GAP Insurance Explained

Many insurance and financial companies offer Guaranteed Asset Protection (or GAP) insurance when you purchase a new or used car.

What is GAP insurance?

When you are approved for a vehicle loan, the loan balance is often higher than the actual value of the vehicle. If you have an accident, your insurance company may only pay for the market value of the vehicle, instead of the total amount you owe on your loan. GAP insurance covers the difference between the loan balance and actual value of the vehicle.

If you don’t have GAP insurance and have a total loss accident, you can find yourself in a tough spot. You may still need to make the normal monthly payments on your (now totaled) car, in addition to the stress of needing to obtain financing for a new car to get  to work.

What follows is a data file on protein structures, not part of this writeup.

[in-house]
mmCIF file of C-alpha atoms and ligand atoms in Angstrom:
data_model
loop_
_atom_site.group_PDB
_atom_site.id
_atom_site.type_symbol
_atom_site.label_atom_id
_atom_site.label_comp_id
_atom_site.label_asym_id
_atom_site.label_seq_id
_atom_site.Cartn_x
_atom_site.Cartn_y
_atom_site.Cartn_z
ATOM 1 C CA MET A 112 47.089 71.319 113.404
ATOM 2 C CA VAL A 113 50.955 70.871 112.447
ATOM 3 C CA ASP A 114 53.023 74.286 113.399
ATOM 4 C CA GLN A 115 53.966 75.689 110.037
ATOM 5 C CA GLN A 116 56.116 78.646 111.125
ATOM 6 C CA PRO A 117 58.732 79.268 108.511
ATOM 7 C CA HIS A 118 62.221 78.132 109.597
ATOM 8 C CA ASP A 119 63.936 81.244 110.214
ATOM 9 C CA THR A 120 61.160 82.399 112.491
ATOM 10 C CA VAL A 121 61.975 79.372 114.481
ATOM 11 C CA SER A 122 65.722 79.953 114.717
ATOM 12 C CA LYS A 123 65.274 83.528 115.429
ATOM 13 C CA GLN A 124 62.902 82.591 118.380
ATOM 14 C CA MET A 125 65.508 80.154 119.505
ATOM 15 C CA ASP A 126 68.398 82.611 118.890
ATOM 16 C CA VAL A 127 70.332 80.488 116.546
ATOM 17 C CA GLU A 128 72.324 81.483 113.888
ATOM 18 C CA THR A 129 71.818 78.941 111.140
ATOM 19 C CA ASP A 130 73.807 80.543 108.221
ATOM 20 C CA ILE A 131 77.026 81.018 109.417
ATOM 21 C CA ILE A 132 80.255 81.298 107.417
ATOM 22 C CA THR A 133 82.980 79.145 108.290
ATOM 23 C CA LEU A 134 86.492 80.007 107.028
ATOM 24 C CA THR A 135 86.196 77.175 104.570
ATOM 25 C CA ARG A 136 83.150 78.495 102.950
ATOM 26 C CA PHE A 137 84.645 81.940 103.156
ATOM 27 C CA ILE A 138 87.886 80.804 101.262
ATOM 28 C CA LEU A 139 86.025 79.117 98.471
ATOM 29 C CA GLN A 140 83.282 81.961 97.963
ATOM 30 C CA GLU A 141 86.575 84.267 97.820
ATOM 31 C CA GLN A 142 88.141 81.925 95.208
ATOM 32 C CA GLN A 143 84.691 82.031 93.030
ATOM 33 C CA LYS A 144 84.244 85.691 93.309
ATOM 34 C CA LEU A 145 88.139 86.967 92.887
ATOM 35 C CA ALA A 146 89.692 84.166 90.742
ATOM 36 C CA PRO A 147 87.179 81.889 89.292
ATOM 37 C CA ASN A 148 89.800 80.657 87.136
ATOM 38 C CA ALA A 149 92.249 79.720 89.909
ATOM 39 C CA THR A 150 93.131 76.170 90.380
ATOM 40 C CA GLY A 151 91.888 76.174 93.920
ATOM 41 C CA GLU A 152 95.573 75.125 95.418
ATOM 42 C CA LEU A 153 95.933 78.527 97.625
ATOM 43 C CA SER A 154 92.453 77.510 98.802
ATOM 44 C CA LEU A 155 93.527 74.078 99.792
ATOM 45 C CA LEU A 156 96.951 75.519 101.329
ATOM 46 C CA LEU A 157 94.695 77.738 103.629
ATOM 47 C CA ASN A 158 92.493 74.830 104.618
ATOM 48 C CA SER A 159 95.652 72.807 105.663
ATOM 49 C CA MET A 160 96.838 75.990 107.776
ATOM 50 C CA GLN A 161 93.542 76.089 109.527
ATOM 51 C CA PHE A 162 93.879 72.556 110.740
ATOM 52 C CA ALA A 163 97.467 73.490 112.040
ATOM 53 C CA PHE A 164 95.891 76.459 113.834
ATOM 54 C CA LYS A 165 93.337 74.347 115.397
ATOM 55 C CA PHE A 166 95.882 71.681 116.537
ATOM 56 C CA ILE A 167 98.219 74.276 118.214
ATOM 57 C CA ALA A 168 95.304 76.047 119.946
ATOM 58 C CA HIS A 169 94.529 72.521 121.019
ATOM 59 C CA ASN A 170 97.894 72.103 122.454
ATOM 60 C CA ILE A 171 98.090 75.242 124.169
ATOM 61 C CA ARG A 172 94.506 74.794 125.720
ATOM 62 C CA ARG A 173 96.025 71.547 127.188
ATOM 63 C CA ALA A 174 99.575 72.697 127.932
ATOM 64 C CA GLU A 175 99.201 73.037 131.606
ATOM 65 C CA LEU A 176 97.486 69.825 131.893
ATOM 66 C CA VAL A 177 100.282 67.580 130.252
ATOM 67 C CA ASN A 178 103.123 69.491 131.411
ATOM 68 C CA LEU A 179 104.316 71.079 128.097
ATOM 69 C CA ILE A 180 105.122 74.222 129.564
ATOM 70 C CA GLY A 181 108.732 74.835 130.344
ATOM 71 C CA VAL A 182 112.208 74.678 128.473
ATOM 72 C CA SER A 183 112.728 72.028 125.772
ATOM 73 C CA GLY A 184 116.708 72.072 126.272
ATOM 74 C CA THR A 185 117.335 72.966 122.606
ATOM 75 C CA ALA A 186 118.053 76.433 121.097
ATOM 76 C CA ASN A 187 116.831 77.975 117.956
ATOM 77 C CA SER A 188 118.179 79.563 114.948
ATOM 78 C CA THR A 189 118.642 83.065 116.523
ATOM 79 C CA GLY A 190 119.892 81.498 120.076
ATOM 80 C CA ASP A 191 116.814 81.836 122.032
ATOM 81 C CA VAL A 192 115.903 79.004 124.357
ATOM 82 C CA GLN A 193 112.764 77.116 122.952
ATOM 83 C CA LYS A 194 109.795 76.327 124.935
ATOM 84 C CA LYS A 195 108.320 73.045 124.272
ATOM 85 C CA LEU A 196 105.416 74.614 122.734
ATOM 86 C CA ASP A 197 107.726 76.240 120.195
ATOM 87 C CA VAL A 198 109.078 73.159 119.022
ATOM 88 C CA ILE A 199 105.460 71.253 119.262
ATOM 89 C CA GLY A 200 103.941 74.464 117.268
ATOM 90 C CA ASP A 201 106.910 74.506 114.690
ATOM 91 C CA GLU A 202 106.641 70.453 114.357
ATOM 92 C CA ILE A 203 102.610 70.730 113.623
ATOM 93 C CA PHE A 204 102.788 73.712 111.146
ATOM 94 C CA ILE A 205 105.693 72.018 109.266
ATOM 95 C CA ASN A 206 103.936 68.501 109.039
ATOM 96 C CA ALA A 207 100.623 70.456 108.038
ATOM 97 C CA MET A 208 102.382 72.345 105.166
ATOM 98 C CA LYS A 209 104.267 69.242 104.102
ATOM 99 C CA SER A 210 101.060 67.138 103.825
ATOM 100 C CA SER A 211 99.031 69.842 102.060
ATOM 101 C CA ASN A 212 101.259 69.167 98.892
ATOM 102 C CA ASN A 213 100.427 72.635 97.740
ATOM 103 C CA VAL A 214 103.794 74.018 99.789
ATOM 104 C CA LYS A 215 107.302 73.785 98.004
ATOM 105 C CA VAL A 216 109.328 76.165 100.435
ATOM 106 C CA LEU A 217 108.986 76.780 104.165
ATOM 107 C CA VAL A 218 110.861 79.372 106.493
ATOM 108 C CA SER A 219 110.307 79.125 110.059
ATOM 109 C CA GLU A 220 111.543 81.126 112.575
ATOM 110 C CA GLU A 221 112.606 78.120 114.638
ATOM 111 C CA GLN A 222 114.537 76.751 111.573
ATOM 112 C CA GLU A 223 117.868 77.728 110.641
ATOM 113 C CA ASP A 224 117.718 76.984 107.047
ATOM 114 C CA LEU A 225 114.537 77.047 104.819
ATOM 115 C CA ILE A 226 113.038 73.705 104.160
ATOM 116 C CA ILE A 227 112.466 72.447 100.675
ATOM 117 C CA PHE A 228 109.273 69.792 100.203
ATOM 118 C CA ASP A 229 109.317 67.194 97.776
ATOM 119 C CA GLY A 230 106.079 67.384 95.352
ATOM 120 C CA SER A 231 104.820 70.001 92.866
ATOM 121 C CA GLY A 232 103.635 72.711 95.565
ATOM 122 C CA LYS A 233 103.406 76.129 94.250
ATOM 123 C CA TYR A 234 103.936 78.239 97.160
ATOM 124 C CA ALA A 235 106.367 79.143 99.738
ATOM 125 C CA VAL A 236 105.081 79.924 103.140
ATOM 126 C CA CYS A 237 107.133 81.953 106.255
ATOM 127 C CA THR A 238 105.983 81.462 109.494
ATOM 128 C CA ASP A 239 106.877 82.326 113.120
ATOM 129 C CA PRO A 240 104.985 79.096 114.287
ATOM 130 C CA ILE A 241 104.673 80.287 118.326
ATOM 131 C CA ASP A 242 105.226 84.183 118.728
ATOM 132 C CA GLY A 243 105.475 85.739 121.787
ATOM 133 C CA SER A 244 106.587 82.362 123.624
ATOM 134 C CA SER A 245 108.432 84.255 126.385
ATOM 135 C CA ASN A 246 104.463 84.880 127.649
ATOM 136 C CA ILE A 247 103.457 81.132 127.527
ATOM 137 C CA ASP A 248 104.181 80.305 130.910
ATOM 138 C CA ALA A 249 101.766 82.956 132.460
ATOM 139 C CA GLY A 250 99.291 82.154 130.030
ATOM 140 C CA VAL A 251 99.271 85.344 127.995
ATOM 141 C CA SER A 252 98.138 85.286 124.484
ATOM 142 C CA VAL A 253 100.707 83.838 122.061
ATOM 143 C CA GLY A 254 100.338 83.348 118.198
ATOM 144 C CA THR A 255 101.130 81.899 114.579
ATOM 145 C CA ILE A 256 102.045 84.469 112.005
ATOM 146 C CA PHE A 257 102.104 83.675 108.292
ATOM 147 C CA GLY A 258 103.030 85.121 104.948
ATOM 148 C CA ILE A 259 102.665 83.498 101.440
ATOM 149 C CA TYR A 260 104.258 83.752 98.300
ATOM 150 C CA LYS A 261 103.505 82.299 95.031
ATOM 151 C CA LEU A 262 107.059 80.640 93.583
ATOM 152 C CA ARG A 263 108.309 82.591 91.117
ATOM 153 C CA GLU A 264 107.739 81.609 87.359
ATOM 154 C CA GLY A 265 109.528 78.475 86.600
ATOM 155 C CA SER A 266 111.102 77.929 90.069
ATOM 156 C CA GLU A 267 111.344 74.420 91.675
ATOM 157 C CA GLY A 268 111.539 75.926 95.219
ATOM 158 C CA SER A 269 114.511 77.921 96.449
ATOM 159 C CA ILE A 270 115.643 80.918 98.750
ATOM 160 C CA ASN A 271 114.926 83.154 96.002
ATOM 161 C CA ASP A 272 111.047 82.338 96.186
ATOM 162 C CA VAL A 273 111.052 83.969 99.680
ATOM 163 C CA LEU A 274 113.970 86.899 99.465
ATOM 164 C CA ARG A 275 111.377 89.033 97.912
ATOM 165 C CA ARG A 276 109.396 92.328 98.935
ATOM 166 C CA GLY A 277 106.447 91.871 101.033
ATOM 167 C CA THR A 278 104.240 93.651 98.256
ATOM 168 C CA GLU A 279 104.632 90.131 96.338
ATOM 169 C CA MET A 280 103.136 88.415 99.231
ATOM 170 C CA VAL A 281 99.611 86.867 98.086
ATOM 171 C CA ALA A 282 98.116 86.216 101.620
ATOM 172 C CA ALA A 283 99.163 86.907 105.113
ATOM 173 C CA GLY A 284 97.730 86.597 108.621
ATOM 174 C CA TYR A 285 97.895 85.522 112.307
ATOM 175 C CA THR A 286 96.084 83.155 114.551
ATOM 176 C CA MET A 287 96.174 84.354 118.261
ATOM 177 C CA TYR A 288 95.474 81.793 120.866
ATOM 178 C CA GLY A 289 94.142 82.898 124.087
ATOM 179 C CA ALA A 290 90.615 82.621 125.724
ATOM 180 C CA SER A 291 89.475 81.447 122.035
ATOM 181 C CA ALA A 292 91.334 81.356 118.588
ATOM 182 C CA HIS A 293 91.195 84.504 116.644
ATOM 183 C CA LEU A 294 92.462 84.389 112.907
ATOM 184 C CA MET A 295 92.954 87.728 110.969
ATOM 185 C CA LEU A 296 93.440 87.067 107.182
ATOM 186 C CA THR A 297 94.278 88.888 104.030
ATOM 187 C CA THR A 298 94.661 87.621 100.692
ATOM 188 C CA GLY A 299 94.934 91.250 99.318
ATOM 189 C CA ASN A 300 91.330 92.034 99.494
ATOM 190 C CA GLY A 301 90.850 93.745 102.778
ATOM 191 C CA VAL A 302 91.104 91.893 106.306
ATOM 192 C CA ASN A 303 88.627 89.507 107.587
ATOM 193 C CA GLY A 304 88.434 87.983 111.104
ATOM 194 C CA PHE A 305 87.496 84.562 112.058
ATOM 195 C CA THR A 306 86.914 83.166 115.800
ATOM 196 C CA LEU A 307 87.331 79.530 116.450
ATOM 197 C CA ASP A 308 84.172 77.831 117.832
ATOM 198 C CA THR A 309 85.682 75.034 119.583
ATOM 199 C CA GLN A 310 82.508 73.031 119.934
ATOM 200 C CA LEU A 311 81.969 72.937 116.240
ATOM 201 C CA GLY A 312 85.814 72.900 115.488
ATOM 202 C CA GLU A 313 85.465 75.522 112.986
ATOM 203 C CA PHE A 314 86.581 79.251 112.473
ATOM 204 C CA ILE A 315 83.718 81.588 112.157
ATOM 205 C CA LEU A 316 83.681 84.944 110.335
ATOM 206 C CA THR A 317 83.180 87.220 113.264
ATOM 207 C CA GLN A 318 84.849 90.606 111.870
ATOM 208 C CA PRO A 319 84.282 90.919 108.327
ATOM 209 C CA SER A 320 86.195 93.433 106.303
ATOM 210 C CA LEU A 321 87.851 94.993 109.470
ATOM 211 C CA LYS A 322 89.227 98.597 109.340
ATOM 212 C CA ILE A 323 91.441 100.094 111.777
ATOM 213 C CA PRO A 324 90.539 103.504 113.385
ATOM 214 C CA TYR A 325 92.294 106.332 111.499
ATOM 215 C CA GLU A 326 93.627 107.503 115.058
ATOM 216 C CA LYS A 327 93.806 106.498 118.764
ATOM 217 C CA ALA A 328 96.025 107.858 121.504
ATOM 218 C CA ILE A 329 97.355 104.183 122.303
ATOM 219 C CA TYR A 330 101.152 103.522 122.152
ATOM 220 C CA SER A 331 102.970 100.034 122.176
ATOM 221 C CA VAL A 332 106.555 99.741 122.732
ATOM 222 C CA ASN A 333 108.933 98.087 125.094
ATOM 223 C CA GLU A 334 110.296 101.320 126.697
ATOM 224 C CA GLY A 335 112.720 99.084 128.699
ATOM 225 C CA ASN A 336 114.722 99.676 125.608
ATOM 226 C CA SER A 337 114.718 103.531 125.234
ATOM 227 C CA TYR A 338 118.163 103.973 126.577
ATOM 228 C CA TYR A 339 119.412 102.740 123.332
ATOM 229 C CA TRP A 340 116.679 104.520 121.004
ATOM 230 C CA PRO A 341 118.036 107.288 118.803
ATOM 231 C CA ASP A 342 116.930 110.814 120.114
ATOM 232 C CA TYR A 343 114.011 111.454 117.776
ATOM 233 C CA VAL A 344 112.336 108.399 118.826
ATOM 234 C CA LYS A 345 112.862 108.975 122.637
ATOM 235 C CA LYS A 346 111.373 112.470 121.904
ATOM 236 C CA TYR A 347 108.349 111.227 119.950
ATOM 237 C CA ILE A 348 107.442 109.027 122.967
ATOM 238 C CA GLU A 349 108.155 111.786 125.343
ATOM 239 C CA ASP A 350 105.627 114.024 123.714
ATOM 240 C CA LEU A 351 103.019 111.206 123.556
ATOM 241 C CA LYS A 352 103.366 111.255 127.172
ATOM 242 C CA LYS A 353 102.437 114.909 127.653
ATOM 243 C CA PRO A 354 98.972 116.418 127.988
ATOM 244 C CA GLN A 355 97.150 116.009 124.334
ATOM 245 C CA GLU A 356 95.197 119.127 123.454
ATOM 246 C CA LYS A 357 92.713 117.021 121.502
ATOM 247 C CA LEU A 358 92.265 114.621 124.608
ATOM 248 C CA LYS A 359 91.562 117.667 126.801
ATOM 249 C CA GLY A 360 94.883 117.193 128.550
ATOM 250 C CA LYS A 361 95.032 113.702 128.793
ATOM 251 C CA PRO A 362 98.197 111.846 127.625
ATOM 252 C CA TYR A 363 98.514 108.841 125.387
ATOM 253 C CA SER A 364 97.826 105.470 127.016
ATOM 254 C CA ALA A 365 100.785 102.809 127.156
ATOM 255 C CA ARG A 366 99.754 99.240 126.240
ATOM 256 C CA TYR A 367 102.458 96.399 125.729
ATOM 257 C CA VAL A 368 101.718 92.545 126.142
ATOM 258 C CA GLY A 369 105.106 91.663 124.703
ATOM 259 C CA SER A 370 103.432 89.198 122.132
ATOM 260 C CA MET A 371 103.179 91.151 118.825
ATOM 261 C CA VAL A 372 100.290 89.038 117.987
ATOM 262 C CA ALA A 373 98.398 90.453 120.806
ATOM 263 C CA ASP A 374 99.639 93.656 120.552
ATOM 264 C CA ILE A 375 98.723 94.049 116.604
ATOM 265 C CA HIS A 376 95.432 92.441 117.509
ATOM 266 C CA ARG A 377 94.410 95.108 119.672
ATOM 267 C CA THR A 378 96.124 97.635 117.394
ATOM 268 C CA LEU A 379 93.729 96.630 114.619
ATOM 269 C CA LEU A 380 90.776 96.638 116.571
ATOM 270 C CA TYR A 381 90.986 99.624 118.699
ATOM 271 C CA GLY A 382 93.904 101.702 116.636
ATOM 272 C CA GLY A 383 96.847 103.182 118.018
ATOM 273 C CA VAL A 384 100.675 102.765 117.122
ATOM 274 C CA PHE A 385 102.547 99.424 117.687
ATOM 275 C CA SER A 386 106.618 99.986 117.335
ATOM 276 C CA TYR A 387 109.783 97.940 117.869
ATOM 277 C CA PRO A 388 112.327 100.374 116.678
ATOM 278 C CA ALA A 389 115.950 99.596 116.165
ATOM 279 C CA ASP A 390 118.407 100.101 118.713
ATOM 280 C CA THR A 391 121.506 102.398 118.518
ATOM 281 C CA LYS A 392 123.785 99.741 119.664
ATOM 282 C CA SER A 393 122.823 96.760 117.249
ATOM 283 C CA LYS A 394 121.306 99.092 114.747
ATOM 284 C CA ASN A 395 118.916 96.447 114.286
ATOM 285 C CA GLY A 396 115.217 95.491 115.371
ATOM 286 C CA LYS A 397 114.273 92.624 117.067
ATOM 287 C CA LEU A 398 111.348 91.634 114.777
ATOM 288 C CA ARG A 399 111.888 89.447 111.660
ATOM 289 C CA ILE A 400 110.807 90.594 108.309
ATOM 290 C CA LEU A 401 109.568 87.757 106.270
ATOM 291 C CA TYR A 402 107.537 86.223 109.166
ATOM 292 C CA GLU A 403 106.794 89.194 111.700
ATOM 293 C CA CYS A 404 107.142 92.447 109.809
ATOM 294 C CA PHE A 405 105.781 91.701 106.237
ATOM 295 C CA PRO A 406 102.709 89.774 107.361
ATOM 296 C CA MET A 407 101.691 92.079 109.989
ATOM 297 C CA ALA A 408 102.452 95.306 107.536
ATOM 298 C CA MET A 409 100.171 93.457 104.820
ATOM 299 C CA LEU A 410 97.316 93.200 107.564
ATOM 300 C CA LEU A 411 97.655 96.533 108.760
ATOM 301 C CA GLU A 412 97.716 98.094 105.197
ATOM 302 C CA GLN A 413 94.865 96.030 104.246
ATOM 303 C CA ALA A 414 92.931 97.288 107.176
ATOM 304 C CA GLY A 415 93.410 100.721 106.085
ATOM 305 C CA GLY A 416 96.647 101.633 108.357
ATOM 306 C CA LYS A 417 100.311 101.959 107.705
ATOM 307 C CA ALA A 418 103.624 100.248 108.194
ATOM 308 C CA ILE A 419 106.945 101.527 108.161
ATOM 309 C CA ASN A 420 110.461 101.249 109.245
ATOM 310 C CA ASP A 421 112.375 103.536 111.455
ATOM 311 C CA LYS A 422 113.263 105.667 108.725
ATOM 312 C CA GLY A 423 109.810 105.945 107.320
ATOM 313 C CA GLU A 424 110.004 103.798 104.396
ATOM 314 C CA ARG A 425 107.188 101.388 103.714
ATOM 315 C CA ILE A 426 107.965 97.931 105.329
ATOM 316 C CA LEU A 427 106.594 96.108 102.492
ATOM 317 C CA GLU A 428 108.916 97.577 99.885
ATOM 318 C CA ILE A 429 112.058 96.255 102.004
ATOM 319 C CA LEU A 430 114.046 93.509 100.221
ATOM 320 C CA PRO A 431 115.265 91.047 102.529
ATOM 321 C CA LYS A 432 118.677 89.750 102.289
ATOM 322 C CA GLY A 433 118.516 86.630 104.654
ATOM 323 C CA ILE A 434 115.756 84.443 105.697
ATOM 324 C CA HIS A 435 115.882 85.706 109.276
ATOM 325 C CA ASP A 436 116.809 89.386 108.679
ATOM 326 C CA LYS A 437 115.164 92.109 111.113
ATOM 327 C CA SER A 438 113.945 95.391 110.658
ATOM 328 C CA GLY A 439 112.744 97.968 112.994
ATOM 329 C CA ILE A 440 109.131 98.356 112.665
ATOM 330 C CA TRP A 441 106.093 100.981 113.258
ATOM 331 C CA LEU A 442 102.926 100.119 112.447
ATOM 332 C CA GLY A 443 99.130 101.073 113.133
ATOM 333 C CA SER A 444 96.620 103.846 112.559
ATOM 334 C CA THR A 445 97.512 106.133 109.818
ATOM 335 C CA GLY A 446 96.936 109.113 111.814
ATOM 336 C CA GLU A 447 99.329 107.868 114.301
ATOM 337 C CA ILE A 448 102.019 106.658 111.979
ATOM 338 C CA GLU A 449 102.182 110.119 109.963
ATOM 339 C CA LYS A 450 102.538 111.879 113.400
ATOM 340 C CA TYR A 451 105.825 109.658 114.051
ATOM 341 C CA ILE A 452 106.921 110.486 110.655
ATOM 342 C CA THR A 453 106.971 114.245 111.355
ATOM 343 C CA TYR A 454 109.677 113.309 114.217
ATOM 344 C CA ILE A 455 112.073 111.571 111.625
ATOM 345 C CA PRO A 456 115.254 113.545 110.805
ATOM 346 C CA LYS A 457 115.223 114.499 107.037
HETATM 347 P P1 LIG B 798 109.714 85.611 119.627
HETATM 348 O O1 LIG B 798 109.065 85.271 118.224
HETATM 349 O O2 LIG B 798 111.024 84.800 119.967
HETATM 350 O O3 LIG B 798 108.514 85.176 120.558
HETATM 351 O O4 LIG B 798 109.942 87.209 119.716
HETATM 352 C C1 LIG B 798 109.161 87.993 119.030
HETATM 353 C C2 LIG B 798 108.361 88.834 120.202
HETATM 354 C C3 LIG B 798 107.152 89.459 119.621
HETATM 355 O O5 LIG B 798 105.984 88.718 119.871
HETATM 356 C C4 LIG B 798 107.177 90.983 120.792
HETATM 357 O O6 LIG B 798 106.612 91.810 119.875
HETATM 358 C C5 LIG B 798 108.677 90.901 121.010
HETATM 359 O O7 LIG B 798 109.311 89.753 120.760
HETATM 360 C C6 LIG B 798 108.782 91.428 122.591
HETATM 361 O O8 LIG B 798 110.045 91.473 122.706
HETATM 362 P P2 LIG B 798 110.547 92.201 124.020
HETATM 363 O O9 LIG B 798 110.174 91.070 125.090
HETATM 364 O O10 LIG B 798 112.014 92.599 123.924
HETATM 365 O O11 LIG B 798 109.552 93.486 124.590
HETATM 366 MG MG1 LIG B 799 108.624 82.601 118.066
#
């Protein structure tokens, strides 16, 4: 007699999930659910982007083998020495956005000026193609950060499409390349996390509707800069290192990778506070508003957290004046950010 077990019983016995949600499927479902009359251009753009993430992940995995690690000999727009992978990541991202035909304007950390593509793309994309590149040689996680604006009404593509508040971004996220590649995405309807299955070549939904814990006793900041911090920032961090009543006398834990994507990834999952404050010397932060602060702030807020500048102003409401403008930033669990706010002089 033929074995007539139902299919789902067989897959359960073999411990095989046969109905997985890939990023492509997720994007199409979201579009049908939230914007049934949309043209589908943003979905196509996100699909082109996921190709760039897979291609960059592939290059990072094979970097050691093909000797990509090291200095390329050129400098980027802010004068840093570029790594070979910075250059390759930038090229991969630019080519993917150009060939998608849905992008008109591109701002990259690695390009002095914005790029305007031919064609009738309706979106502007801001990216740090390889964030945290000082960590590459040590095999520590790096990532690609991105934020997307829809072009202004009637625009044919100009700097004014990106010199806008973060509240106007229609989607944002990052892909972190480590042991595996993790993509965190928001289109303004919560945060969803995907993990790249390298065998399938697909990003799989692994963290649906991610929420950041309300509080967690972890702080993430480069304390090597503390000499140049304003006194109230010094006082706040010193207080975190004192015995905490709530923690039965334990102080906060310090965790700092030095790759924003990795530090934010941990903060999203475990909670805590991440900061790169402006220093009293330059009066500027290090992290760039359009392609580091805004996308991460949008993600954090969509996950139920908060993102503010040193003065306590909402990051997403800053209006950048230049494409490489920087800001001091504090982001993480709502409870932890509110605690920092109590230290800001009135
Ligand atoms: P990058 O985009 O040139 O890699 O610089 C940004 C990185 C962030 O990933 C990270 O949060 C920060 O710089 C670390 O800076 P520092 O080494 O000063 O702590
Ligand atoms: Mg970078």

Is it really necessary?

Not always. Here are two examples:

  1. If you are making a large down payment on your car at the time of purchase and the value of your car is higher than the small loan you took at on your car, GAP insurance is not necessary.
  2. In most car lease situations, since the vehicle is not actually owned by the consumer, GAP insurance is covered by the leasing agent.

Who offers GAP insurance?

In addition to car dealerships, most banks and credit unions offer it with car loans. Also, your personal auto insurance carrier may offer GAP insurance in addition to the normal car insurance policy. You must ask for this coverage. Many people assume they have it and don’t realize it until it is too late.

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